To reiterate, by default you shouldn't even consider using assembly, unless you can be absolutely sure you've spotted an optimisation trick that gcc has missed. So for counting the population of a 28-by-28 square, for instance, I used an elaborate trick utilising int32s as four parallel int8s (and since we're using SSE, it actually packs 16 int8s into a single register).

Also, make sure that the piece of code you're optimising is actually a piece worth optimising.
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Re: apgsearch v2.2

Postby gameoflifeboy » July 30th, 2015, 6:54 pm

Where are the progress files for apgnano saved? They don't seem to be in the Golly/apgsearch folder. Please tell me they're at least being saved on my computer.
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Re: apgsearch v2.2

Postby calcyman » July 30th, 2015, 7:32 pm

gameoflifeboy wrote:Where are the progress files for apgnano saved? They don't seem to be in the Golly/apgsearch folder. Please tell me they're at least being saved on my computer.


Erm... errrr... hey, look, a new p2!

Image

http://catagolue.appspot.com/object/xp2_md321pmz1221321/b3s23
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Re: apgsearch v2.2

Postby Scorbie » July 30th, 2015, 8:09 pm

Is it possible to modify the search a bit to run other symmetries in B3/S23?
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Re: apgsearch v2.2

Postby dvgrn » July 31st, 2015, 12:29 am

calcyman wrote:Erm... errrr... hey, look, a new p2!

New to the C1 search. anyway.

I was just looking at the object statistics today, now that you mention it. Looks like we might get to 25,000 distinct objects by the end of the year or so, depending on how many people move to apgsearch 2.2.

I hope one of the new objects is a loafer. Or a p7 oscillator or some other new period would be nice.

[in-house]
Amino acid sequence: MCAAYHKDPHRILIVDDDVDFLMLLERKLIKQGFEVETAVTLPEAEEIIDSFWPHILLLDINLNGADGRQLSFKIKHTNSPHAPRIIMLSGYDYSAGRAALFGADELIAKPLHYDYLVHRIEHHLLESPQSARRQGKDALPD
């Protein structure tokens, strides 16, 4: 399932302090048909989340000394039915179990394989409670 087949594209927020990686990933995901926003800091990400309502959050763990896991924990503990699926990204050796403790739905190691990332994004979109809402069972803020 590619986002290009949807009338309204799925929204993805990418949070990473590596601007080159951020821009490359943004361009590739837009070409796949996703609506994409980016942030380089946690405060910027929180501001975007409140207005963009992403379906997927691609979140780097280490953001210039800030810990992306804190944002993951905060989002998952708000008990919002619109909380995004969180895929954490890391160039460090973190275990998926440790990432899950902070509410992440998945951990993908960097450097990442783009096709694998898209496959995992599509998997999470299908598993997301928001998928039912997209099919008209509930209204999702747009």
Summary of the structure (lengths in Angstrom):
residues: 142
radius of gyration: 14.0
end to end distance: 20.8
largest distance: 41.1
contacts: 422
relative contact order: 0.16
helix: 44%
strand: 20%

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Re: apgsearch v2.2

Postby Apple Bottom » August 1st, 2015, 6:57 am

gameoflifeboy wrote:Where are the progress files for apgnano saved? They don't seem to be in the Golly/apgsearch folder. Please tell me they're at least being saved on my computer.


Here's a patch against 2.2 to save logs locally in addition to uploading them:

--- apgnano-orig/main.cpp       2015-07-30 14:27:28.755827300 +0200
+++ apgnano/main.cpp    2015-07-30 14:25:18.462375000 +0200
@@ -21,6 +21,7 @@
#include <iostream>
#include <vector>
#include <sstream>
+#include <fstream>
#include <algorithm>
#include <cstdlib>
#include <ctime>
@@ -1474,6 +1475,11 @@
         std::vector<std::pair<unsigned long long, std::string> > censusList = getSortedList(totobjs);

         std::ostringstream ss;
+
+        std::ofstream resultsFile;
+        std::ostringstream resultsFileName;
+
+        std::time_t timestamp = std::time(NULL);

         ss << authstring << "\n";
         ss << "@VERSION " << APG_VERSION << "\n";
@@ -1503,6 +1509,12 @@

             ss << "\n";
         }
+
+        resultsFileName << "log." << timestamp << "." << root << ".txt";
+
+        resultsFile.open(resultsFileName.str().c_str());
+        resultsFile << ss.str();
+        resultsFile.close();

         return catagolueRequest(ss.str().c_str(), "/apgsearch");

Last edited by Apple Bottom on September 27th, 2015, 5:45 am, edited 2 times in total.